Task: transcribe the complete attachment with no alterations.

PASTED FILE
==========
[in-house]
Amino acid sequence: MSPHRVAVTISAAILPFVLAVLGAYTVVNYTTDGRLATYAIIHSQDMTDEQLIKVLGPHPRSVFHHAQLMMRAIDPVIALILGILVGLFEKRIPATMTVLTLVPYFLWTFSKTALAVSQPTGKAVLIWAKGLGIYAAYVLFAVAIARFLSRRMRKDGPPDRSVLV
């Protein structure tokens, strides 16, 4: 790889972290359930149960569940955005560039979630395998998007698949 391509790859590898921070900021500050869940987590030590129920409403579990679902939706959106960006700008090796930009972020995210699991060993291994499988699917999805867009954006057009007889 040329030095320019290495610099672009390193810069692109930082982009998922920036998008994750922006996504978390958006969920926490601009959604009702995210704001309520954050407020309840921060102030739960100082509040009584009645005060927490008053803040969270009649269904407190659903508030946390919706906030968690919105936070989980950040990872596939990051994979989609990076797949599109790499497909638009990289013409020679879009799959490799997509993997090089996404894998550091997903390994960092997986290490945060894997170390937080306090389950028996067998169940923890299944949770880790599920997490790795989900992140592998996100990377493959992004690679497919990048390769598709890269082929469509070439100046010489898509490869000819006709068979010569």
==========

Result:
[in-house]
Amino acid sequence: MSPHRVAVTISAAILPFVLAVLGAYTVVNYTTDGRLATYAIIHSQDMTDEQLIKVLGPHPRSVFHHAQLMMRAIDPVIALILGILVGLFEKRIPATMTVLTLVPYFLWTFSKTALAVSQPTGKAVLIWAKGLGIYAAYVLFAVAIARFLSRRMRKDGPPDRSVLV
């Protein structure tokens, strides 16, 4: 790889972290359930149960569940955005560039979630395998998007698949 391509790859590898921070900021500050869940987590030590129920409403579990679902939706959106960006700008090796930009972020995210699991060993291994499988699917999805867009954006057009007889 040329030095320019290495610099672009390193810069692109930082982009998922920036998008994750922006996504978390958006969920926490601009959604009702995210704001309520954050407020309840921060102030739960100082509040009584009645005060927490008053803040969270009649269904407190659903508030946390919706906030968690919105936070989980950040990872596939990051994979989609990076797949599109790499497909638009990289013409020679879009799959490799997509993997090089996404894998550091997903390994960092997986290490945060894997170390937080306090389950028996067998169940923890299944949770880790599920997490790795989900992140592998996100990377493959992004690679497919990048390769598709890269082929469509070439100046010489898509490869000819006709068979010569």